A panel made up of working professionals in the VFX and animation industry joined the recent 2022 BFX festival, creating a space for conversation and dialogue.

Comprising the first diversity and inclusivity panel were Dara McGarry and Boyan Georgiev from DNEG, Sid Harrington-Odedra, Misc Studios, Engy Jarrouj, Framestore, and Amy Backwell of ILM. They describe their own journeys to attendees.

Dara McGarry started her career at Disney in 1997. She reflects, “it was about having a title. The culture was making employees become what they thought corporations wanted. People were changing to fit the mould.

However, there’s been a shift, studios are asking for unique voices. With everyone being their individual selves, present culture is about uniqueness.”

Engy Jarrouj elaborated with her experience at Framestore, “we were unsure as to why we might be losing applicants during the recruitment process. We surveyed candidates looking at unconscious bias. We’ve learned and begun to implement safe spaces to review our bias and particularly work to decrease unconscious bias.

Now, we list jobs on more diverse platforms, and work with specific organisations to get our career opportunities in front of all people.”

The audience prompted discussion about finding yourself in a company culture. In essence feeling it doesn’t reflect who you are, experiencing a disconnection and a lack of belonging. Boyan Georgiev highlighted his experience, “In this situation if you feel like you don’t belong in a company’s culture my advice is, change it.

When I started at DNEG there wasn’t anything established. So, we started our LGBT+ group to raise awareness and money for charities through events. It led to creating a space for the community to talk. Create the culture you are striving to see. Be bold. Working for the change you want to see.”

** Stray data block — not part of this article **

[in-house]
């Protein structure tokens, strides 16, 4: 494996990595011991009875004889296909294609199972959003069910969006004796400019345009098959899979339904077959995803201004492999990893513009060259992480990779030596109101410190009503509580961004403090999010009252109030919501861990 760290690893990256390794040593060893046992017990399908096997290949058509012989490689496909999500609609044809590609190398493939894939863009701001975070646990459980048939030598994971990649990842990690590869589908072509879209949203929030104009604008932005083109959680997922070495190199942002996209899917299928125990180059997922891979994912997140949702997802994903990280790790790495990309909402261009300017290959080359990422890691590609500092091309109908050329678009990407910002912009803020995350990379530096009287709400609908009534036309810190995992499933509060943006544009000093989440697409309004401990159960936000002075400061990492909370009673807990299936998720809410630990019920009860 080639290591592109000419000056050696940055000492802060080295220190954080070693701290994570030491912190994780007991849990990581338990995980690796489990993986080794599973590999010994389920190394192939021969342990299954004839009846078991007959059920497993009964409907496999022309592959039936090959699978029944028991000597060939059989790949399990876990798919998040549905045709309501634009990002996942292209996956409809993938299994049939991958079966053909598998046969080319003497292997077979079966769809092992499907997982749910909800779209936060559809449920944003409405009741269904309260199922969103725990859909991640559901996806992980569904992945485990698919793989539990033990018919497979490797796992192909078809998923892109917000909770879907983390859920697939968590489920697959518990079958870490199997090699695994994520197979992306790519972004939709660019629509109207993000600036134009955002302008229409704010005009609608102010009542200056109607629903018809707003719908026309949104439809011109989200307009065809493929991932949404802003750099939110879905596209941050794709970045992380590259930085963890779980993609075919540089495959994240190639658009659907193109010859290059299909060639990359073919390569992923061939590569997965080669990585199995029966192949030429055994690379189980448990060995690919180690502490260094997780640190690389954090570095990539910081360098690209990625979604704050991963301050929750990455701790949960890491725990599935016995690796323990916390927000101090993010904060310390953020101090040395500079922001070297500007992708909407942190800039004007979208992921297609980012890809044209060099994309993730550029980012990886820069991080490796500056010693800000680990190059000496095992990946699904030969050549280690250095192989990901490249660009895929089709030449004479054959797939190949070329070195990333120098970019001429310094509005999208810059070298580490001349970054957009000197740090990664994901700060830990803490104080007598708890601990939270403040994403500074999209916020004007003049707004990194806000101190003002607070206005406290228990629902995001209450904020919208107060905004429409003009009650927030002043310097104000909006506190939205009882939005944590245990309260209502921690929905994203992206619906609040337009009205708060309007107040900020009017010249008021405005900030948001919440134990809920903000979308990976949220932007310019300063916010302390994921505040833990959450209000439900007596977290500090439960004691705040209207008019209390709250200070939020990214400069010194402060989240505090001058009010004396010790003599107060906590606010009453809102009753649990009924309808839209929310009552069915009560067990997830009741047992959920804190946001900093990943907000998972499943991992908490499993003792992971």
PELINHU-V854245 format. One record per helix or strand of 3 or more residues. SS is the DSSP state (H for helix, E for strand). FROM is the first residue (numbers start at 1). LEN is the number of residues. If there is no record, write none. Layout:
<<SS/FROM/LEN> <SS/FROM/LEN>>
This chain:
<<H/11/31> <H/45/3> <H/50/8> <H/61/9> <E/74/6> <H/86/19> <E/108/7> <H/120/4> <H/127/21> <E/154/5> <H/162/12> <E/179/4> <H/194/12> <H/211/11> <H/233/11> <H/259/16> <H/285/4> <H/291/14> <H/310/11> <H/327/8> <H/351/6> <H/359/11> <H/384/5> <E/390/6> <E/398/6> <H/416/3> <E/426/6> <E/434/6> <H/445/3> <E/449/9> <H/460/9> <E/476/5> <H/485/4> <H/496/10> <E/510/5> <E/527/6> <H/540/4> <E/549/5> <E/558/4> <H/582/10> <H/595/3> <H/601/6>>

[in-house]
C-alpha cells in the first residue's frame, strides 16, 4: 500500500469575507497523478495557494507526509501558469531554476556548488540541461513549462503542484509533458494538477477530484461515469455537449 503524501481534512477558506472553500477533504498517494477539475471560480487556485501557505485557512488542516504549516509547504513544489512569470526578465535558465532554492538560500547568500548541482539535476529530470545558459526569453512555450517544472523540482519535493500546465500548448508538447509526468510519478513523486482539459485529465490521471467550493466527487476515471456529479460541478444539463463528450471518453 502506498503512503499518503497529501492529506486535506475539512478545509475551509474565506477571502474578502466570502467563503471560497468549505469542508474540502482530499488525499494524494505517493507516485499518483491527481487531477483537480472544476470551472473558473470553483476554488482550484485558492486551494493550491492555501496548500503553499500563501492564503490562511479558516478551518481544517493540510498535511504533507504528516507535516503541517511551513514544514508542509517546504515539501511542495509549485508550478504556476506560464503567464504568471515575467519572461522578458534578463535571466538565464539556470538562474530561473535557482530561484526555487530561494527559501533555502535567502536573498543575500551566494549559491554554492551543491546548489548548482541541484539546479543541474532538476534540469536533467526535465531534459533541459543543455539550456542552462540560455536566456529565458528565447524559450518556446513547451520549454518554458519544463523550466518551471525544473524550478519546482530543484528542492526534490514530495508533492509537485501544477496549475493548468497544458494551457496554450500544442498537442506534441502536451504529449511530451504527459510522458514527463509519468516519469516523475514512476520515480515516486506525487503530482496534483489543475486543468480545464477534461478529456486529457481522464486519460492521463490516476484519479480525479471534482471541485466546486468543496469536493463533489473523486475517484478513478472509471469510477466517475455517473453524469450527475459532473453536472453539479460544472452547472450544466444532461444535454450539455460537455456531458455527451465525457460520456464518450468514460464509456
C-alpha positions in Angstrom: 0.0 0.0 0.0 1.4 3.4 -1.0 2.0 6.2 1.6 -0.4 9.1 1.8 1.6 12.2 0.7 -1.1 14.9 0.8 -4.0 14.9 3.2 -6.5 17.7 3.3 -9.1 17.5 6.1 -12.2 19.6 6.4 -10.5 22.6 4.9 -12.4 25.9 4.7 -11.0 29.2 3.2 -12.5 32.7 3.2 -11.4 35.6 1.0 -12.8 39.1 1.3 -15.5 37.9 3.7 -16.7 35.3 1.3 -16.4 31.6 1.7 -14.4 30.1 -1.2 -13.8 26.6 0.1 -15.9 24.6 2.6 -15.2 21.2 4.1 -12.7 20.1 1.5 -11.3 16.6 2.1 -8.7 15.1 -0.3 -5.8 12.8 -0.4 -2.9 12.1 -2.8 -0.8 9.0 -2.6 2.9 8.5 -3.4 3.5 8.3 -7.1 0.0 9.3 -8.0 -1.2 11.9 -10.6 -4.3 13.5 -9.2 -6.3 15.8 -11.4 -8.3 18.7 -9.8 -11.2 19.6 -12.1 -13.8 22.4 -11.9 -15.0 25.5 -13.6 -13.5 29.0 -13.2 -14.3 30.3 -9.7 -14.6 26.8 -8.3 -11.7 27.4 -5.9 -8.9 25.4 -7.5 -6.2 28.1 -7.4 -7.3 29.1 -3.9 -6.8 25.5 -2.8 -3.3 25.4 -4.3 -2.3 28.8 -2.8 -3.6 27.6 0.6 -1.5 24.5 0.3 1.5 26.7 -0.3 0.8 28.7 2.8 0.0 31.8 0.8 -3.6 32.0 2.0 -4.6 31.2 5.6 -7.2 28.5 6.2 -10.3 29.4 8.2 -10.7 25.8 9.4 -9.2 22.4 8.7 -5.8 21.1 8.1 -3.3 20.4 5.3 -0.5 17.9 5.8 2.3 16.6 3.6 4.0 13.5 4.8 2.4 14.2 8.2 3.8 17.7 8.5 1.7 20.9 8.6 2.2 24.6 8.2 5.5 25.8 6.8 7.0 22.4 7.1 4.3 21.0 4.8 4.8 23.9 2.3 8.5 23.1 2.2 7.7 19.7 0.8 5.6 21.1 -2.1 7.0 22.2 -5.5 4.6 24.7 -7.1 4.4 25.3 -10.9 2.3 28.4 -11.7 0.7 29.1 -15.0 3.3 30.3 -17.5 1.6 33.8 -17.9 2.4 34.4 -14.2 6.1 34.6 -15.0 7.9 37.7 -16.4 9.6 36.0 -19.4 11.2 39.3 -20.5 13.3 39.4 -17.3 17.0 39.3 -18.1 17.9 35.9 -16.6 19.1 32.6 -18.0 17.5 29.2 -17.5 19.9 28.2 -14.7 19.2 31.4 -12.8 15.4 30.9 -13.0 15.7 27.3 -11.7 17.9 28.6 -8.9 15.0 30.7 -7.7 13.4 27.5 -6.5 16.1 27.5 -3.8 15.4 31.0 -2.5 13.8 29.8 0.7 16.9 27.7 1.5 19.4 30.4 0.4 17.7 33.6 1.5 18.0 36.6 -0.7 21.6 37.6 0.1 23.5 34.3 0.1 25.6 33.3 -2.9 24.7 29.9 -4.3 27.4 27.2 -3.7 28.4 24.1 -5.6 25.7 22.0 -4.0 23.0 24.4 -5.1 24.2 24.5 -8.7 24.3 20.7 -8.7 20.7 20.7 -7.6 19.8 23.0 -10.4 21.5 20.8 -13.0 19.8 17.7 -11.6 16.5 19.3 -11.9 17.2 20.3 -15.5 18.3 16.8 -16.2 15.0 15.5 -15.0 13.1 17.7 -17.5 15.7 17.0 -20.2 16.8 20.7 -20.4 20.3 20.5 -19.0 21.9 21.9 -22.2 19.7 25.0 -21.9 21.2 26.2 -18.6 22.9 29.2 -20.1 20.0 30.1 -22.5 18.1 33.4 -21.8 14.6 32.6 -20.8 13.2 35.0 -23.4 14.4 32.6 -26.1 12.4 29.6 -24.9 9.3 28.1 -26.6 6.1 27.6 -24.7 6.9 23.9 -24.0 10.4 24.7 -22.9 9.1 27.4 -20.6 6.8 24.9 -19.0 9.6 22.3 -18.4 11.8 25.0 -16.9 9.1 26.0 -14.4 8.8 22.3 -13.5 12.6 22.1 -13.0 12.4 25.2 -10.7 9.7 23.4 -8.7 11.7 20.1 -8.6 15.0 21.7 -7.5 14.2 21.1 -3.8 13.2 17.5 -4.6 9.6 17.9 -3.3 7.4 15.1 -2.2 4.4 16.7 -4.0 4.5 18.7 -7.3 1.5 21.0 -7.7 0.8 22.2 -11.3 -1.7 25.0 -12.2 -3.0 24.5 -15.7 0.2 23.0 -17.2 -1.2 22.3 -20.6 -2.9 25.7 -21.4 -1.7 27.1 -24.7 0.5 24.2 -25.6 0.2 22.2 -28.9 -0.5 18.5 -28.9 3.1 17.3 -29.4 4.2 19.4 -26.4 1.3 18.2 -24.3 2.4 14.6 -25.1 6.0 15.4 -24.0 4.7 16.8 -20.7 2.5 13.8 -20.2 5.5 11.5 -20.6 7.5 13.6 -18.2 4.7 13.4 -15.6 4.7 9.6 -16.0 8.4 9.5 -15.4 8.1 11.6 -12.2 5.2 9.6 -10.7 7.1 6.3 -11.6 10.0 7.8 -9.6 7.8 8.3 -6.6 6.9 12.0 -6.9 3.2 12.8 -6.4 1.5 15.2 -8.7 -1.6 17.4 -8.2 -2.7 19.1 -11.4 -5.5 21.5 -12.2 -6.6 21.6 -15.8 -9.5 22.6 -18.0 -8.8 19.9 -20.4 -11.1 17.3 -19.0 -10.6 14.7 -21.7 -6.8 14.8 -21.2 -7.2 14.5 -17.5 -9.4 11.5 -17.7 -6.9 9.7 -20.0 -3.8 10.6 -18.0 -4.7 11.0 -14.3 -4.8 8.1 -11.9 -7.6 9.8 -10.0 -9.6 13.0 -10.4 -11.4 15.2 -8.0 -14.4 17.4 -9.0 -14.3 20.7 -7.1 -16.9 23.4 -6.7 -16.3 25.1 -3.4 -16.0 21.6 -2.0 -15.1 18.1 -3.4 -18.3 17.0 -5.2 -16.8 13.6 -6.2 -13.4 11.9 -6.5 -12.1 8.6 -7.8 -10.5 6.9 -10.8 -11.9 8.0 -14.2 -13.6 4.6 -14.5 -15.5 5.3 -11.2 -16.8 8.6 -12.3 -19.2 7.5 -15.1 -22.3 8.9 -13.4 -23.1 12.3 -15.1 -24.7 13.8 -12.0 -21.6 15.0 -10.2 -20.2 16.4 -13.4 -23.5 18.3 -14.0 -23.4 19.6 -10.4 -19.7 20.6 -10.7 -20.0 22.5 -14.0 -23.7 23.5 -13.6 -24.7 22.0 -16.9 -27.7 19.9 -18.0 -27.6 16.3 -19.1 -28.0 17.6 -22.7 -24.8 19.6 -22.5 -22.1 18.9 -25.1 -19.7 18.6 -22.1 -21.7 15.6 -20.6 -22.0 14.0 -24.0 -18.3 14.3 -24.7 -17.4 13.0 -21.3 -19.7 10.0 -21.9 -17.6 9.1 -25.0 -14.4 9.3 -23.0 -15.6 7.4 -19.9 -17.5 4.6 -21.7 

Amy Backwell uses her role at ILM to “ensure everyone knows they have a place in the industry. It’s about raising awareness. Starting the diversity and disability group has been a huge blessing to bring people at ILM together.

Especially from a neuro-diverse perspective, for me, I was diagnosed with ADHD later in life, and deadlines and work pressures were overwhelming. Having a diagnosis gives me the confidence to verbalise my needs. Being in a company culture that’s adaptable helps people to thrive; change might be uncomfortable, but it must be sat with for change to happen.”

Sid Harrington-Odedra commented, “in my experience management teams at large VFX corporations are evolving. It tended to be white men, finally, I feel like they have started to listen, and we are being surrounded by people who want to make inclusive changes.”

Georgiev expands, “we certainly need more equality in the narratives we create as people in the storytelling business. I’m tired of seeing stories about people in my community being shown as dying or having an existential crisis. It’s time to create LBGTQIA+ characters without trauma or being included to make a profit from pride merch. It’s about getting investors onboard.”

The final advice given from the diversity and inclusivity panel attendees was “use the platforms available to you and ignite themes of change in people’s minds. Find your allies, bringing support if you feel marginalised. You can’t fight a battle by yourself, as a collective group you can do a lot of change.”